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South Main Book Co. has a new owner

By Deirdre Parker Smith

deirdre.smith@salisburypost.com

SALISBURY — South Main Book Co. has a new owner for the new year.

Alissa Redmond has bought the business from Wendy Alexander-Persse, who bought what had been Literary Bookpost in 2016. She changed the store’s name to reflect a new start.

Redmond has no plans to change the name, or much else, for that matter, until she has a good feel for the community and what it wants and needs.

“I want to learn the business and the community and then think about changes.”

JON C. LAKEY/SALISBURY POST South Main Street Book Company New owner Alissa Redmond in the bookstore recently. Redmond purchased the Salisbury independent book store store from Wendy Persse. Salisbury,North Carolina,12/19/19.

Redmond has worked for the U.S. State Department and is actually on an extended sabbatical. She and her 4-year-old daughter, Margaret, had to leave Bolivia recently due to political unrest.

“I was looking for a house to buy in Salisbury,” she said, “to be closer to family.” Her brother lives in Charlotte and her parents in Clinton.

While she was looking for real estate, she came across the sale of the bookstore.

“If I could have hand-picked anyone, it would have been her,” Alexander-Persse said.

“We’re very different and that’s what the store needs. I’ll miss it, especially the kids, but when it’s in good hands, that makes it easier.”

Redmond has many different experiences — she was a volunteer in the Peace Corps before working for the State Department. She has lived in New Orleans, after Katrina, India, Afghanistan, Hong Kong and Bolivia, among other places. She adopted her daughter in Hong Kong, and will adopt another daughter in March 2020, Tin Yan, 9.

She needed a home base in order to finalize her second daughter’s adoption. Once she saw the store for sale, she talked to Alexander-Persse and to the Rowan County Chamber of Commerce which helped her contact other people in the community about what was going on and what was coming up.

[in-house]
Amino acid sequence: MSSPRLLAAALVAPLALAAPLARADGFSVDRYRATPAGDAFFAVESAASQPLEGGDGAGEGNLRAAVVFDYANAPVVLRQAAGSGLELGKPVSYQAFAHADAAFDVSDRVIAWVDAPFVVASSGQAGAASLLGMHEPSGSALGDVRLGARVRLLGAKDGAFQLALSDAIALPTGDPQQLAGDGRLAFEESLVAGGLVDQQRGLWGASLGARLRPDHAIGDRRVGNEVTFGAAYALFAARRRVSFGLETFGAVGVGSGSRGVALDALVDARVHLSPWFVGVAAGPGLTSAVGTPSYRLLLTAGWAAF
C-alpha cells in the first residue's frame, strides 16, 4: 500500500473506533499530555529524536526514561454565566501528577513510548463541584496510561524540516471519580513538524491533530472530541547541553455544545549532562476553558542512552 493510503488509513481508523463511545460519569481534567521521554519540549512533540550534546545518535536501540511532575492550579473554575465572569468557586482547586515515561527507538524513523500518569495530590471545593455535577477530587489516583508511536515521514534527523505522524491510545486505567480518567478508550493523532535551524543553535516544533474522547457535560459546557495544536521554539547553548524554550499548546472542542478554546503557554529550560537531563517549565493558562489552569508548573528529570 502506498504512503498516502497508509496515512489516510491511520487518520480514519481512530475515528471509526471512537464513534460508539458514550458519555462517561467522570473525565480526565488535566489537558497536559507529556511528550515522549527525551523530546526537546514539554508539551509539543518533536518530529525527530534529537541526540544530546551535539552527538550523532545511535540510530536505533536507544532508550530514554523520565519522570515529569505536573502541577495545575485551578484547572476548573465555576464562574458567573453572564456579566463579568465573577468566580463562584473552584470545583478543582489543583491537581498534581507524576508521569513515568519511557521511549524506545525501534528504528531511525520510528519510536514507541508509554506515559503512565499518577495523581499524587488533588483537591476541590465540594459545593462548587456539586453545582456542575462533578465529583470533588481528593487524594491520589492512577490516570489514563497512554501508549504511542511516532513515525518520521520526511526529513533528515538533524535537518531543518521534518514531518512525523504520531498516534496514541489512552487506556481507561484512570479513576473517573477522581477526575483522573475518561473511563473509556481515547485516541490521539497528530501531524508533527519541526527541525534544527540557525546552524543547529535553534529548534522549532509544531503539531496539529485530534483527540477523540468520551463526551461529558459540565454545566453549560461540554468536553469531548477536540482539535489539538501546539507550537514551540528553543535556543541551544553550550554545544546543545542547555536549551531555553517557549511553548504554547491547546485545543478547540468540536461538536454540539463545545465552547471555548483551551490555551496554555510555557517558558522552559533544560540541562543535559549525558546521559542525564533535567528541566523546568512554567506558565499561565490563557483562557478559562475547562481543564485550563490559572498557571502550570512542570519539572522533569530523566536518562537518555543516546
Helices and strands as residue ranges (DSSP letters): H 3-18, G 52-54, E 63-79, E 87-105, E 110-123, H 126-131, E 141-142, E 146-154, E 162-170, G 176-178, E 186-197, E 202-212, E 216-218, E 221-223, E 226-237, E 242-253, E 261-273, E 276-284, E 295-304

“It fits with my family, then fit more — I can bring the girls here — my older daughter is learning English and this is a great place to learn.”

She has joined the Chamber and has made connections at Livingstone College. “With the colleges here and the symphony I knew people would be here as customers.”

“Great people have been friends of the store and they still will be,” she said.

Alexander-Persse has introduced her around. And when Redmond started meeting women who had adopted children, she felt like she would have a strong support base to raise her daughters.

Alexander-Persse had some interest from others about the store, including some local people, but that was as far as it went. “I stopped thinking about it,” and then Redmond came along.

Redmond might add new signage. She wants to maintain and improve the children’s area; she’d like to have more events, such as author signings.

She’s thinking of adding programs on Friday nights or Saturdays, perhaps collaborating with Salisbury Wine Shop. She’d like to have regular children’s programs, like Saturday readings. “I love that mezzanine and can picture a couple people playing music up there.”

She wants to be flexible on the store hours, think about opening some on Sundays, or being open later.

She’s interested in promoting and working with literacy programs. She has taught English as a Second Language and has worked with non-government agencies on literacy and wants to use those connections to help others. She has contacted the Rowan Literacy Council, as well.

First, she’s going to learn more about Rowan County by taking the history class in 2020, and she’s going to go to the American Booksellers Association’s winter conference in January in Baltimore.

For the time being, she’s decompressing from her years of travel and working on the adoption process.

Her background is in community development, so she’s going to learn the retail side of the business. She plans to be at the store most of the time, then may call on some former assistants to help out.

Having a home feels good. She wants to put down roots for her girls and she feels safer here. Daughter Margaret will be at First United Methodist pre-school. She hopes Tin Yan will be able to go into third grade. They are living in the historic district, “so I have no commute.”

“This is one of the most beautiful bookstores I’ve seen in my life.”

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